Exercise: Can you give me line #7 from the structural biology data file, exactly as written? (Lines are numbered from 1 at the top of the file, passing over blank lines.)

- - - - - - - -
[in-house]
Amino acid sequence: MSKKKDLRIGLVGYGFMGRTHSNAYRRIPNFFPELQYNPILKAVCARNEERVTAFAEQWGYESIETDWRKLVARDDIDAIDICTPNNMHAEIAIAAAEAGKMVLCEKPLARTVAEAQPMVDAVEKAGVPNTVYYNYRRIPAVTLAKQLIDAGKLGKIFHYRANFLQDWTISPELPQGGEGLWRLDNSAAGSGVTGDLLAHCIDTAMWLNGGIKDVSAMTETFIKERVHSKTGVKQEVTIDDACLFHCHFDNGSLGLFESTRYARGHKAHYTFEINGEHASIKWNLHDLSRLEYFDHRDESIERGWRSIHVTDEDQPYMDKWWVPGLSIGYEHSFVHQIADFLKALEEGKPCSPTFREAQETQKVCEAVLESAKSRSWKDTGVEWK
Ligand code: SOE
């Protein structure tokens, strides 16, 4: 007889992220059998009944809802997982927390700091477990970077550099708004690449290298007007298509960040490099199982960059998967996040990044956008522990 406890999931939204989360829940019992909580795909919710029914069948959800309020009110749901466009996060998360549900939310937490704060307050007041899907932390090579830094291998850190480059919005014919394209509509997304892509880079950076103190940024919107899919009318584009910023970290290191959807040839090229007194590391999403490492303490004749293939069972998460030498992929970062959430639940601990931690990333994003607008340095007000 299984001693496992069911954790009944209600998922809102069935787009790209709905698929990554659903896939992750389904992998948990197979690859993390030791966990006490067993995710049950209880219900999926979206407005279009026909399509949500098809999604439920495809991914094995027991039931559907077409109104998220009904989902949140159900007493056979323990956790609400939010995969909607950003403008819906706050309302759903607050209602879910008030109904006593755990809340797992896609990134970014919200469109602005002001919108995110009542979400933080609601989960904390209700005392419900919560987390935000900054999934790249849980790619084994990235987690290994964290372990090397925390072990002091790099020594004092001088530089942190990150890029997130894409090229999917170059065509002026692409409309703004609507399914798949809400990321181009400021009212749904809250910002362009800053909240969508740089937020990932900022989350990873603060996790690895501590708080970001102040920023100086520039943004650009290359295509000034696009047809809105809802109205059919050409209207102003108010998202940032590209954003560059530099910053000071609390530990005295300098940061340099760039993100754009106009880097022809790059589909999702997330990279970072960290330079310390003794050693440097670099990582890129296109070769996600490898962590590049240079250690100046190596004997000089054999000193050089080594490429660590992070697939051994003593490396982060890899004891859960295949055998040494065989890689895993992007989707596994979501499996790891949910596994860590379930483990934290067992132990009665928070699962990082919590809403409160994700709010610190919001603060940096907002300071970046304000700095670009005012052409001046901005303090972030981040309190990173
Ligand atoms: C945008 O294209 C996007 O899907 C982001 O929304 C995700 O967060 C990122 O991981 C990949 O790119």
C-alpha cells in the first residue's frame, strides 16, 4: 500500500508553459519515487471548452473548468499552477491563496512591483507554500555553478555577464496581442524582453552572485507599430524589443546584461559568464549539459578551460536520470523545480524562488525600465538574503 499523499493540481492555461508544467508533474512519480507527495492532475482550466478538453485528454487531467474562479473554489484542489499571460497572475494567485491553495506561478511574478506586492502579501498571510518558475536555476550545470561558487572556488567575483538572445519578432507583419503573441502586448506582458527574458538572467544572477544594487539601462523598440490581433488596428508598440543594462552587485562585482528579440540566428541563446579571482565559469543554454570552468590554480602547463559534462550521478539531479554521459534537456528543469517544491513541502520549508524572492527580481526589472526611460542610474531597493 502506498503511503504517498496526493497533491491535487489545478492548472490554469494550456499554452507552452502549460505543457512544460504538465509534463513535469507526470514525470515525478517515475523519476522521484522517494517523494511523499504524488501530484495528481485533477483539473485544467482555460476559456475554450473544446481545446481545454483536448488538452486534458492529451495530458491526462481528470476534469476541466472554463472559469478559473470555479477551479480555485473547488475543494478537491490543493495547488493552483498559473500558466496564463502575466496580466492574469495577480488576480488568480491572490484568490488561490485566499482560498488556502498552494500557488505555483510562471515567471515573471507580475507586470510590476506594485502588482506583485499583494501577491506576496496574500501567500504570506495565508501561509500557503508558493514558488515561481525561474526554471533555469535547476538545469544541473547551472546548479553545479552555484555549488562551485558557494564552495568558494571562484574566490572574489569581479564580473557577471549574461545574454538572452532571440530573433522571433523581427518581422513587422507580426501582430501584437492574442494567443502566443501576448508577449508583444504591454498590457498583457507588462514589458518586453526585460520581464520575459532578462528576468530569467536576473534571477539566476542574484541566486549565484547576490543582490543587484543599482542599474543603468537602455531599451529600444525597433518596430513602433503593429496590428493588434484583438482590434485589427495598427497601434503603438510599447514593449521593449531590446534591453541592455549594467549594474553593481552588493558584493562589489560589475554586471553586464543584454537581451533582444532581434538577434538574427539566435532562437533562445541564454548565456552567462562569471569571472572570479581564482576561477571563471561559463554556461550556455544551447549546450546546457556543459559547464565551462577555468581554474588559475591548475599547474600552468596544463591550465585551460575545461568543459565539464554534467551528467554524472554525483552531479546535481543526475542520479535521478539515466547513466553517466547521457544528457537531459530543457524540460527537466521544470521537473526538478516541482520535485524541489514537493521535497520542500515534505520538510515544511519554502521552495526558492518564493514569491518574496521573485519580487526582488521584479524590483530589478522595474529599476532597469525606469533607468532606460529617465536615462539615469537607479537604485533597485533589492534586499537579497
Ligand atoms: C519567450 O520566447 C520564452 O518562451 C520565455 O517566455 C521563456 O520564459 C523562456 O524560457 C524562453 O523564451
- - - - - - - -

Ligand atoms: C519567450 O520566447 C520564452 O518562451 C520565455 O517566455 C521563456 O520564459 C523562456 O524560457 C524562453 O523564451